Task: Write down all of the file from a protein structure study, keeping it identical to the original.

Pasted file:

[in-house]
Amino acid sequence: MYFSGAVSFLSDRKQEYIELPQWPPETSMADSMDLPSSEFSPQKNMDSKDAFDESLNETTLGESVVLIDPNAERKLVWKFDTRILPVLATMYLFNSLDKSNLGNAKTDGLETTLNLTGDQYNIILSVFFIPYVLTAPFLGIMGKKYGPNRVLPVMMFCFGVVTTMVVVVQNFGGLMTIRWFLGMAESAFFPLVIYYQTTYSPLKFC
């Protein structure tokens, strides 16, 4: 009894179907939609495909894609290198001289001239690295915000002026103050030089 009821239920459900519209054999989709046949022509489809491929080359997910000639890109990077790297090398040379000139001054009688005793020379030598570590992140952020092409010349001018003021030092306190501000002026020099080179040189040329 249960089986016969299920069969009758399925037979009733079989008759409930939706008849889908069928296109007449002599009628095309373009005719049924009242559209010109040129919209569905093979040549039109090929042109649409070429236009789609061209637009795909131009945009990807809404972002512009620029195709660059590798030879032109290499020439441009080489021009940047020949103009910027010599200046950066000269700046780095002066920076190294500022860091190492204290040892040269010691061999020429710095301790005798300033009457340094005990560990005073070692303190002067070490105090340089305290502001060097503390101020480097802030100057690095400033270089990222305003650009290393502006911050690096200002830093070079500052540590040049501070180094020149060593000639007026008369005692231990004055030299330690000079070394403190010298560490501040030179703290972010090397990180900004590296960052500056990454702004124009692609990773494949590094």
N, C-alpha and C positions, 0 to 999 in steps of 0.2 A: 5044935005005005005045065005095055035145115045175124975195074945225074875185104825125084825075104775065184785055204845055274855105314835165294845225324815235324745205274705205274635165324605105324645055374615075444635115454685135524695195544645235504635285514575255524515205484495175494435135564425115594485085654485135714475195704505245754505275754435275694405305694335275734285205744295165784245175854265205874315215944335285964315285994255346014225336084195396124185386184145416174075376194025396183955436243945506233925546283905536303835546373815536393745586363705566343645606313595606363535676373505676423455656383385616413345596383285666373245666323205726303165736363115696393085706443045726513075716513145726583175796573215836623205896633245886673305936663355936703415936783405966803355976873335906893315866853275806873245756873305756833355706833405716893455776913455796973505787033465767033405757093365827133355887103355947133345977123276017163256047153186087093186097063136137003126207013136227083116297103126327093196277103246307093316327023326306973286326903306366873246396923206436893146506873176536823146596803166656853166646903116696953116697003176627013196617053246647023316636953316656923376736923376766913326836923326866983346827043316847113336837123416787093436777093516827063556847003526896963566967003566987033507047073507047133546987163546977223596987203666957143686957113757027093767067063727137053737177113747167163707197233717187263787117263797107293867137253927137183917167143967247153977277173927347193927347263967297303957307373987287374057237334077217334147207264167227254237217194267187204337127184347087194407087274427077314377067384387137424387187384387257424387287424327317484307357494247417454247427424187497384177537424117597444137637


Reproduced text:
[in-house]
Amino acid sequence: MYFSGAVSFLSDRKQEYIELPQWPPETSMADSMDLPSSEFSPQKNMDSKDAFDESLNETTLGESVVLIDPNAERKLVWKFDTRILPVLATMYLFNSLDKSNLGNAKTDGLETTLNLTGDQYNIILSVFFIPYVLTAPFLGIMGKKYGPNRVLPVMMFCFGVVTTMVVVVQNFGGLMTIRWFLGMAESAFFPLVIYYQTTYSPLKFC
């Protein structure tokens, strides 16, 4: 009894179907939609495909894609290198001289001239690295915000002026103050030089 009821239920459900519209054999989709046949022509489809491929080359997910000639890109990077790297090398040379000139001054009688005793020379030598570590992140952020092409010349001018003021030092306190501000002026020099080179040189040329 249960089986016969299920069969009758399925037979009733079989008759409930939706008849889908069928296109007449002599009628095309373009005719049924009242559209010109040129919209569905093979040549039109090929042109649409070429236009789609061209637009795909131009945009990807809404972002512009620029195709660059590798030879032109290499020439441009080489021009940047020949103009910027010599200046950066000269700046780095002066920076190294500022860091190492204290040892040269010691061999020429710095301790005798300033009457340094005990560990005073070692303190002067070490105090340089305290502001060097503390101020480097802030100057690095400033270089990222305003650009290393502006911050690096200002830093070079500052540590040049501070180094020149060593000639007026008369005692231990004055030299330690000079070394403190010298560490501040030179703290972010090397990180900004590296960052500056990454702004124009692609990773494949590094």
N, C-alpha and C positions, 0 to 999 in steps of 0.2 A: 5044935005005005005045065005095055035145115045175124975195074945225074875185104825125084825075104775065184785055204845055274855105314835165294845225324815235324745205274705205274635165324605105324645055374615075444635115454685135524695195544645235504635285514575255524515205484495175494435135564425115594485085654485135714475195704505245754505275754435275694405305694335275734285205744295165784245175854265205874315215944335285964315285994255346014225336084195396124185386184145416174075376194025396183955436243945506233925546283905536303835546373815536393745586363705566343645606313595606363535676373505676423455656383385616413345596383285666373245666323205726303165736363115696393085706443045726513075716513145726583175796573215836623205896633245886673305936663355936703415936783405966803355976873335906893315866853275806873245756873305756833355706833405716893455776913455796973505787033465767033405757093365827133355887103355947133345977123276017163256047153186087093186097063136137003126207013136227083116297103126327093196277103246307093316327023326306973286326903306366873246396923206436893146506873176536823146596803166656853166646903116696953116697003176627013196617053246647023316636953316656923376736923376766913326836923326866983346827043316847113336837123416787093436777093516827063556847003526896963566967003566987033507047073507047133546987163546977223596987203666957143686957113757027093767067063727137053737177113747167163707197233717187263787117263797107293867137253927137183917167143967247153977277173927347193927347263967297303957307373987287374057237334077217334147207264167227254237217194267187204337127184347087194407087274427077314377067384387137424387187384387257424387287424327317484307357494247417454247427424187497384177537424117597444137637